In 1893, Mohandas Gandhi went to South Africa to work as legal counsel to a wealthy merchant. At the time, about 65.000 Indians, most of them very poor, lived there.About a week after Gandhi arrived at Durban, his business took him to Pretoria. He bought a first-class ticket and dressed, as he did then, in impeccable European clothing, traveled first class until thetrain reached Maritzburg. There, a white passenger protested to railroad officials, and Gandhi was ordered to a lower-class compartment. He pointed to his first-class ticket and refused to move. Apoliceman threw Gandhi and his luggage off the train, which continue its journey without him.
He spent the night in the station’s unlit, unheated waiting room. It was bitterly cold, but Gandhi’sovercoat was in his luggage and his luggage was in the hands of the railroad authorities. Gandhi dared not to request it for fear of being insulted again. Instead, he sat shivering through the endlessnight. By dawn, he had made a decision. He would fight for his rights and the rights of all the people.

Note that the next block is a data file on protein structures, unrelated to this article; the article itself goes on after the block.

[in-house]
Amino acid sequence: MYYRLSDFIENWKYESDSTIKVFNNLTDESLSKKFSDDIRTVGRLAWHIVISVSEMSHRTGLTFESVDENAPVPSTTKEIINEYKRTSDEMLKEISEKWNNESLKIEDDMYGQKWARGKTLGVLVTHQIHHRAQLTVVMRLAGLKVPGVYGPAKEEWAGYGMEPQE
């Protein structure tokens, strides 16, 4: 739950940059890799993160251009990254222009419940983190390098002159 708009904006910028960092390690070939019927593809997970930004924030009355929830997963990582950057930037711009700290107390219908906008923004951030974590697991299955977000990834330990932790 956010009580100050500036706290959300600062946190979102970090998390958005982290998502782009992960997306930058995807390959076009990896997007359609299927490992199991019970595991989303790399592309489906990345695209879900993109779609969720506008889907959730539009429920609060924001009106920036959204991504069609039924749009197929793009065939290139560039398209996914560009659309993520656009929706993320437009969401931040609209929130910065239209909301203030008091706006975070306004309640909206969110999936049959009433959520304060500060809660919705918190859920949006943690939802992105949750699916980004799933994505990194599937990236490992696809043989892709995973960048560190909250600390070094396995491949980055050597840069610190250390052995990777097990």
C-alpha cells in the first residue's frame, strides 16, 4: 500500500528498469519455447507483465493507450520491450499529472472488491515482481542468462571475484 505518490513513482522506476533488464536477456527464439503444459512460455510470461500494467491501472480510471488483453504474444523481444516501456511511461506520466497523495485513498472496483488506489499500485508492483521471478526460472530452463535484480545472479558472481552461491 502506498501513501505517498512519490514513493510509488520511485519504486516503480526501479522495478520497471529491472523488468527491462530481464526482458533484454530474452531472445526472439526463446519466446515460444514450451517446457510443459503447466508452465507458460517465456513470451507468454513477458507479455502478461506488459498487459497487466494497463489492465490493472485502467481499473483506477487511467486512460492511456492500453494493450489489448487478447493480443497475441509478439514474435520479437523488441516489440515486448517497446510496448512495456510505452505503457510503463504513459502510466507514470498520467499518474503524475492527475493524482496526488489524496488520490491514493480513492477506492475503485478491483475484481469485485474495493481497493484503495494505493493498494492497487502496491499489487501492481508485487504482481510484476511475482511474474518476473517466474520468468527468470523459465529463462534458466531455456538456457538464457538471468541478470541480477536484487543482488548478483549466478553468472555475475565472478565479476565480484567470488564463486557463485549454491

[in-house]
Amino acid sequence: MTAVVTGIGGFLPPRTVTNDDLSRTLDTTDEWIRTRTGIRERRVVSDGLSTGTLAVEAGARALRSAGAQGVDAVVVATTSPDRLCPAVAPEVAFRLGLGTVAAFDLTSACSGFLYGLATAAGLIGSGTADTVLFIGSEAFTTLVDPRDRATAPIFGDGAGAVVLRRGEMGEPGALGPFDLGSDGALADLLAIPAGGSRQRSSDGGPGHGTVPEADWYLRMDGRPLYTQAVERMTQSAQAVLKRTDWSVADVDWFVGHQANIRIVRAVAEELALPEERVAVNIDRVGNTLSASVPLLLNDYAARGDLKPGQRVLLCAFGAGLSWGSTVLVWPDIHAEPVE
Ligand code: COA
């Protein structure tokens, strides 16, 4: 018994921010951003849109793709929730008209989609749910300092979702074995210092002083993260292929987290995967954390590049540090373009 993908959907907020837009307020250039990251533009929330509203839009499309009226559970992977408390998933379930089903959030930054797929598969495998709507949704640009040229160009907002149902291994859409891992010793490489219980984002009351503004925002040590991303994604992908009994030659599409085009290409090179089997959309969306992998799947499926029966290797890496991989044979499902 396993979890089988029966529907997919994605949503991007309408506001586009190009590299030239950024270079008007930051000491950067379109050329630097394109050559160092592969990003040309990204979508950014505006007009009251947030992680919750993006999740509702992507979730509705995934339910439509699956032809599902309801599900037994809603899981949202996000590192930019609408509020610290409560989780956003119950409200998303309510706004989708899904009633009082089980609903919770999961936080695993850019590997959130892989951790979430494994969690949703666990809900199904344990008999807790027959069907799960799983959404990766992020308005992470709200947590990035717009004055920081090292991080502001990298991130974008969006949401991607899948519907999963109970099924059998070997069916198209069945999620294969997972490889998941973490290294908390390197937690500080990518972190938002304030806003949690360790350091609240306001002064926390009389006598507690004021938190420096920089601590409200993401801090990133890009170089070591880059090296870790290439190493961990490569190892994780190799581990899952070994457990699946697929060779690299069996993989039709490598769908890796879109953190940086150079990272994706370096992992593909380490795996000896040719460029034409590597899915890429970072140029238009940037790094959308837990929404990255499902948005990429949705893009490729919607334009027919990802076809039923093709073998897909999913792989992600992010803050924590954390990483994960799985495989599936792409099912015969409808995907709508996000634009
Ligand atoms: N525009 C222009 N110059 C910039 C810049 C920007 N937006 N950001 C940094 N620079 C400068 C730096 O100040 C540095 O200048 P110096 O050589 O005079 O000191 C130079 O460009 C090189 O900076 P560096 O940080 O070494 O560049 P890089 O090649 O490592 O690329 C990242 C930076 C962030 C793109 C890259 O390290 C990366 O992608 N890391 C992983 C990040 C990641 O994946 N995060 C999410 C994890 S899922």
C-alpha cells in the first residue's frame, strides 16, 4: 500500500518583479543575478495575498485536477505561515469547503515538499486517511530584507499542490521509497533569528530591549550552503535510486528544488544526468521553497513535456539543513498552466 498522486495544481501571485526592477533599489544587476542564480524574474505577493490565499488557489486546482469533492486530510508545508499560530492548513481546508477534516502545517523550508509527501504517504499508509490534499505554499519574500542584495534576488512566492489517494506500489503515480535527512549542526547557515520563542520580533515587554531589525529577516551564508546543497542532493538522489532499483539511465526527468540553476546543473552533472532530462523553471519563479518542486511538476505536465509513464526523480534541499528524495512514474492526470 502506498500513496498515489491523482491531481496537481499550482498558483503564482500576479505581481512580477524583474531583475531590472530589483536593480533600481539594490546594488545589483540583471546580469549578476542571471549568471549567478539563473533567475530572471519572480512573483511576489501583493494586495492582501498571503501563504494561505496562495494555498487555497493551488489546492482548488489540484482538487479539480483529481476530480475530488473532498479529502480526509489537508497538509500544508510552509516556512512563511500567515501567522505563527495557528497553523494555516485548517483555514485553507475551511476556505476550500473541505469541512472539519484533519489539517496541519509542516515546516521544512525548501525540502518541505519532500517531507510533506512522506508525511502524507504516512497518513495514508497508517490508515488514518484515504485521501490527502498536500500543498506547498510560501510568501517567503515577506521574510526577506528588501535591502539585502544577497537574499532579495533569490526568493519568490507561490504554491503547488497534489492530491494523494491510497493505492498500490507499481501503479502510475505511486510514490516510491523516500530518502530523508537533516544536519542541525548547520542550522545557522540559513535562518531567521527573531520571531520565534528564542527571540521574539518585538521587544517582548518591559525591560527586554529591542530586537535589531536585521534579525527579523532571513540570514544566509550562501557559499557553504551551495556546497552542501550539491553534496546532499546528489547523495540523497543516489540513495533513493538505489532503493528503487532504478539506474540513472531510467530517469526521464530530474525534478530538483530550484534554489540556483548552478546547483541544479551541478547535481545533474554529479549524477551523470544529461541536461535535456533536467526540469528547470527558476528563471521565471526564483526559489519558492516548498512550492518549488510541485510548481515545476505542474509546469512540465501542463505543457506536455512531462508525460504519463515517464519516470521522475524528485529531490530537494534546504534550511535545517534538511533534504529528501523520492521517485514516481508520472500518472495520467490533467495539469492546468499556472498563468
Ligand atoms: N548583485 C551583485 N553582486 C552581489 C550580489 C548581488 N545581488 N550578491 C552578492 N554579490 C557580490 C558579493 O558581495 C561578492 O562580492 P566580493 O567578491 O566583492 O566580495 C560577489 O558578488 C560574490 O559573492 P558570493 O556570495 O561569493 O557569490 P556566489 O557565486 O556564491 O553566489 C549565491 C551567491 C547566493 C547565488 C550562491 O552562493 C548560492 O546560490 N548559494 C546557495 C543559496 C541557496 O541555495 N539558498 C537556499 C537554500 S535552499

He sent telegrams of protest to railroad officials and to his employer. The following evening,he was permitted to take the train to the end of the line. The next portion of the journey was by stagecoach, and the man in charge refused to permit Gandhi to sit inside with the white passengers.Gandhi agreed to sit beside the driver, but that night he wrote to the company’s agent, firmly insisting he be seated inside the coach the following day. He was.
Within a week after he arrived inPretoria he summoned the local Indians to a meeting to discuss their wretched condition. He made his first public speech that night. Indignation had finally freed his tongue.
Having concluded his case,Gandhi returned to Durban to prepare to sail home to India. But at a farewell party in his honor he noticed a newspaper item about a bill which would deprive Indians of the right to vote for members...